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Title: Does EPICS as a Pre-college Program Foster Engineering Identity Development as Correlated to Doing Engineering?
Engineering Projects in Community Service (EPICS) is a middle and high school program, with a focus on the engineering design process and delivering real solutions to community partners. In order to evaluate the efficacy of the program, a pre-post test design was implemented to examine changes in attitudinal and behavioral measures. Pre-data were collected at the beginning of the school year, and paralleled the program’s registration process to ensure high response rates; post- data were then collected at the end of the school year. Demographic data demonstrate that of all 2018 - 2019 registered EPICS participants (N = 414), 41 percent were female; 66.6 percent were non-white; and 30 percent held first generation student status. Importantly, 68.5 percent of participants reported that neither parent or guardian is an engineer, and 65.7 percent of participants reported that they “definitely will attend” a four-year university. These data suggest that the current sample is ideal for evaluating EPICS as a pre-college engineering education program, because most participants are not experiencing engineering in the home and may be less susceptible to parental pressures for choosing engineering as a college major and potential career, but have salient intentions to attend college. In addition to collecting more » demographic information, participants completed a series of measures designed to capture attitudes and behaviors toward engineering as a potential career field. The main measures of interest include Engineering Identity and Doing Engineering. Engineering Identity scores reflect participants’ personal and professional identities as engineers; Doing Engineering scores indicate participants’ prior experience with engineering and its related technical skills. Baseline data on the sample reveal average engineering identities (M = 38.41, SD = 6.44, 95% CI [37.77, 39.05]). A series of t-tests was conducted to examine gender differences in these measures. Men reported significantly higher engineering identities (M = 37.65, SD = 6.58) compared to women (M = 39.54, SD = 6.09), t(360) = 2.95, p = .003, F = .037. Men reported stronger and more frequent experiences with engineering, indicated by their higher Doing Engineering scores (M = 13.75, SD = 5.16), compared to women (M = 15.31, SD = 4.69), t(368) = 3.13, p = .002, F = .003. Interestingly, first generation students reported higher engineering identities (M = 37.45, SD = 6.53) compared to non-first generation students (M = 39.66, SD = 5.99), t(375) = 3.46, p = .001, F = 1.39. To examine the relationship between Engineering Identity and Doing Engineering, a correlation analysis was conducted and a moderate, positive relationship emerged, such that as students’ experience with engineering increased, their engineering identities also increased (R = .463, p > .000). « less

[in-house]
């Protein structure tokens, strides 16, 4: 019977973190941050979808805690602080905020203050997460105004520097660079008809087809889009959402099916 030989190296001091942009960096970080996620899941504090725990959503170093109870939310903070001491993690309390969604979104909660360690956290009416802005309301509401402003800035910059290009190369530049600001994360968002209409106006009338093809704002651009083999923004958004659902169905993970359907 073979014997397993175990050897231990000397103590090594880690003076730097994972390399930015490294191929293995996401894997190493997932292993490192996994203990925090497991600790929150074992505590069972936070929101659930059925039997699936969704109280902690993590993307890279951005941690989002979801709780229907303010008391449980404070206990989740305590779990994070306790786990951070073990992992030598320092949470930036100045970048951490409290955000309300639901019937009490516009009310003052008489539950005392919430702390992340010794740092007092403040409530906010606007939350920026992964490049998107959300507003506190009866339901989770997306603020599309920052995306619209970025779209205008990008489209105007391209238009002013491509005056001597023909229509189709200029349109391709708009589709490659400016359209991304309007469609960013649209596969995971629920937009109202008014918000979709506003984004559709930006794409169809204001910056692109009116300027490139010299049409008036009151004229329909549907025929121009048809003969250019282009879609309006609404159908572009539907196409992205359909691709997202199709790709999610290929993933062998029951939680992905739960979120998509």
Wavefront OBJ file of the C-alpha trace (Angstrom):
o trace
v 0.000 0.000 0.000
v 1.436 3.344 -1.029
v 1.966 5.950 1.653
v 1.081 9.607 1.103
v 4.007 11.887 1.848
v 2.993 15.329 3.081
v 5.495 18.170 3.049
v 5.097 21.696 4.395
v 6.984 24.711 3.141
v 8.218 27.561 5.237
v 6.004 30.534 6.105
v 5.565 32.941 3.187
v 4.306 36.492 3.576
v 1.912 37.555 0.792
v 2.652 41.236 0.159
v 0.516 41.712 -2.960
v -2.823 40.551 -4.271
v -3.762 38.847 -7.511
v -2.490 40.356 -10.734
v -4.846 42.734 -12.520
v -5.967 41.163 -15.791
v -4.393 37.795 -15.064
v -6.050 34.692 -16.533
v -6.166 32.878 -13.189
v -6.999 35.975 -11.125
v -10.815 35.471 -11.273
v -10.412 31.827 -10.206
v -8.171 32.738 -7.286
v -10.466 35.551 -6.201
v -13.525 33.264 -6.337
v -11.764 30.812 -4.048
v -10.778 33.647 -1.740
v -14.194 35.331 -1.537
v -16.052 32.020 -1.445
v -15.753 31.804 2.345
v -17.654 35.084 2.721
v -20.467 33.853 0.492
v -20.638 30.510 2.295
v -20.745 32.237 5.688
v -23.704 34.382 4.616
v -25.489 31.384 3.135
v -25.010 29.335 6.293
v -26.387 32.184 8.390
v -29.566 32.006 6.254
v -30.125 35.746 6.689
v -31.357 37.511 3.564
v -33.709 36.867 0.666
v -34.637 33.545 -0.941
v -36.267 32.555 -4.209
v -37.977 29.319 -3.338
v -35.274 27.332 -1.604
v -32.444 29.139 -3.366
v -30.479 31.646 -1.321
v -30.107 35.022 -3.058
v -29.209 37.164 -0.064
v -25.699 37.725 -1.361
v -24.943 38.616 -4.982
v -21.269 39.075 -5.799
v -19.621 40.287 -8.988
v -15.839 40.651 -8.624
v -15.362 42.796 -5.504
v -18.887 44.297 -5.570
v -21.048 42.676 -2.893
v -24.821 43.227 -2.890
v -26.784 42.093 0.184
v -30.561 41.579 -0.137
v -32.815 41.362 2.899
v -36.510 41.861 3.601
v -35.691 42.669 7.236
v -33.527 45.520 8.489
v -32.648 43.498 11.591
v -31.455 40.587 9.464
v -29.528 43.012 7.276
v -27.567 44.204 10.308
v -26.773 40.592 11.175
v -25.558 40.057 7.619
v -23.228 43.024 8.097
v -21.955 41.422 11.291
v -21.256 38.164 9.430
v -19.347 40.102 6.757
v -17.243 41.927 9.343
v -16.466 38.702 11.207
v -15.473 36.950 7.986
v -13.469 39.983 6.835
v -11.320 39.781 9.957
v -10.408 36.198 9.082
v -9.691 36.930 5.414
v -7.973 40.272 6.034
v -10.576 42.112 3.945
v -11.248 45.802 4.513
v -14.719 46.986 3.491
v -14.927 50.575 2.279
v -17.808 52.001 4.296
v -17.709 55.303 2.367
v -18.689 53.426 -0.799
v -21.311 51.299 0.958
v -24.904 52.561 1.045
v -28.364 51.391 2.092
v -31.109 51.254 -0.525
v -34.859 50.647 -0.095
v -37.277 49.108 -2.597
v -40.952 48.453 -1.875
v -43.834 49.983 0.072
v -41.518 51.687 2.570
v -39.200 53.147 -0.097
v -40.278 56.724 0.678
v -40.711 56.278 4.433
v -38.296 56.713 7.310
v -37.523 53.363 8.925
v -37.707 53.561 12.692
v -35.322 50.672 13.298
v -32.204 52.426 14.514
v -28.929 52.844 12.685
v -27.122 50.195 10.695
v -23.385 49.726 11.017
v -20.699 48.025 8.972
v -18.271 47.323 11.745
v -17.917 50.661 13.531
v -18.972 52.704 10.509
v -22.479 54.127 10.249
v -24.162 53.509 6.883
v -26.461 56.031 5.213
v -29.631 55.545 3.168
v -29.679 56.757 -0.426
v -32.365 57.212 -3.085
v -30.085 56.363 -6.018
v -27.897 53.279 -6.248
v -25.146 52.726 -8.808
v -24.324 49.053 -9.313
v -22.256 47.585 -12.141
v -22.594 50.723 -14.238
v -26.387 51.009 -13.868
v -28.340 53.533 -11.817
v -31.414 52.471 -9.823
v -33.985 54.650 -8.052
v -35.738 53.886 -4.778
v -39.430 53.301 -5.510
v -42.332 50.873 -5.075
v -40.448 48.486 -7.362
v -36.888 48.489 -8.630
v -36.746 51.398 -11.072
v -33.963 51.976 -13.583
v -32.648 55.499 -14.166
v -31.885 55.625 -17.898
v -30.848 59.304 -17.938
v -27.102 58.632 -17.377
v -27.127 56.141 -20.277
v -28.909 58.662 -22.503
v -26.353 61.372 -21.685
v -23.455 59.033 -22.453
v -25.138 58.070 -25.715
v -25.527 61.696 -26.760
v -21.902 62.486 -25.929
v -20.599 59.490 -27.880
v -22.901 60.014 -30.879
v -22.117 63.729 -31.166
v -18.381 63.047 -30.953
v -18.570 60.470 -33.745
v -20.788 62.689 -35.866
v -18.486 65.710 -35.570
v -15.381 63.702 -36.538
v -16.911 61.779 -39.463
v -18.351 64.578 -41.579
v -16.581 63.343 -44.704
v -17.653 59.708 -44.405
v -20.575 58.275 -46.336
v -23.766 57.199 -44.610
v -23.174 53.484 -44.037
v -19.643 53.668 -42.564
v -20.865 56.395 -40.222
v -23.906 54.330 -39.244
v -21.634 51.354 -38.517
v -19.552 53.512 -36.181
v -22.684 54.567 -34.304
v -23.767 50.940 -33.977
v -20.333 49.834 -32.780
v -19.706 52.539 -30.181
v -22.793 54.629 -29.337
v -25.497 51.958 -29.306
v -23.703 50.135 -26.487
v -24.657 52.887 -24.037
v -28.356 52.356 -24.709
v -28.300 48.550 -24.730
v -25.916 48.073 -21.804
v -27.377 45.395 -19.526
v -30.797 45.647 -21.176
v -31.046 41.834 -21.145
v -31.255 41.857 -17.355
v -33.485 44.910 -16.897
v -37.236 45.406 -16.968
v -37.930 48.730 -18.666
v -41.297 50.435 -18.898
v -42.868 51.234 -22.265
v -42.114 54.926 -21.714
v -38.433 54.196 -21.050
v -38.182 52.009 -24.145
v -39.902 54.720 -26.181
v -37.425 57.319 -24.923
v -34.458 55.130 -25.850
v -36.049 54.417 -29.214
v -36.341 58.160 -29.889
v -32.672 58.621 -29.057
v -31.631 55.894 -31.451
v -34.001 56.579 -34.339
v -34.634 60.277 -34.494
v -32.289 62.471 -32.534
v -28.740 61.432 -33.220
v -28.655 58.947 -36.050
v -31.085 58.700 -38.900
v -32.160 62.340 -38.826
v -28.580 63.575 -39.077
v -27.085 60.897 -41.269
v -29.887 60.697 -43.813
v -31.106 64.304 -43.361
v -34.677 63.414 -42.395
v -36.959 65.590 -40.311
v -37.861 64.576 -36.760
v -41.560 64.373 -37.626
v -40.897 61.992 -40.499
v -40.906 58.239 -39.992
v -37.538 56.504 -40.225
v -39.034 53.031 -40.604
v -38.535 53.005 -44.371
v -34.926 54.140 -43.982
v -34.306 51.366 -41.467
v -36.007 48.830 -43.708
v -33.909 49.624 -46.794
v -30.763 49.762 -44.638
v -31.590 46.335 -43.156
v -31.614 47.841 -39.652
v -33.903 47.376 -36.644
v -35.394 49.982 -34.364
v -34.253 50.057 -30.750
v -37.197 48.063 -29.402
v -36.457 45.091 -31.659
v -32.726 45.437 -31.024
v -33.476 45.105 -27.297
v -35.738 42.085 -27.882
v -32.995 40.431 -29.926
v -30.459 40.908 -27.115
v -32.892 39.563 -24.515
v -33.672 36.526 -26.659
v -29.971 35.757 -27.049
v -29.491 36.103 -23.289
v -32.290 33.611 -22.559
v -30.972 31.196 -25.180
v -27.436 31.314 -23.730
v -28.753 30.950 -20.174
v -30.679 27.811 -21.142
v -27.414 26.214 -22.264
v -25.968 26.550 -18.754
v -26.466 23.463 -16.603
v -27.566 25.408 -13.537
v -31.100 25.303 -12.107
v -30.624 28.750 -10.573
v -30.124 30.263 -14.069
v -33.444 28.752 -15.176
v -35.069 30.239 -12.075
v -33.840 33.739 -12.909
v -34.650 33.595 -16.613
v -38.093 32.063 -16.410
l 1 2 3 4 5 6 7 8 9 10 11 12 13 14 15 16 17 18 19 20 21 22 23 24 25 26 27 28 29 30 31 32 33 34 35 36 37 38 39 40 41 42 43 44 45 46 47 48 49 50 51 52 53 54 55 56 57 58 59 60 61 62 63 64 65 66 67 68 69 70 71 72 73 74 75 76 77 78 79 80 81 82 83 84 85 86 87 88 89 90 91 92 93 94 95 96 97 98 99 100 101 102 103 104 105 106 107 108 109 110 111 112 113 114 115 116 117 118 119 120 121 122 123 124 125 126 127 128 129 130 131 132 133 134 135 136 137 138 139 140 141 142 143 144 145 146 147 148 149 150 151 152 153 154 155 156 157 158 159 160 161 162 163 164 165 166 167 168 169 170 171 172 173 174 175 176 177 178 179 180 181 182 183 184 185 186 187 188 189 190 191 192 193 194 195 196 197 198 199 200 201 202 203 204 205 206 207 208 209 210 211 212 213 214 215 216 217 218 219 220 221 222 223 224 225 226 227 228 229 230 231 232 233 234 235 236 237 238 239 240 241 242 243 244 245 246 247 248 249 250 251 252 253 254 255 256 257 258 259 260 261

Authors:
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Award ID(s):
1744539
Publication Date:
NSF-PAR ID:
10297616
Journal Name:
2020 ASEE Virtual Annual Conference Content Access
Sponsoring Org:
National Science Foundation
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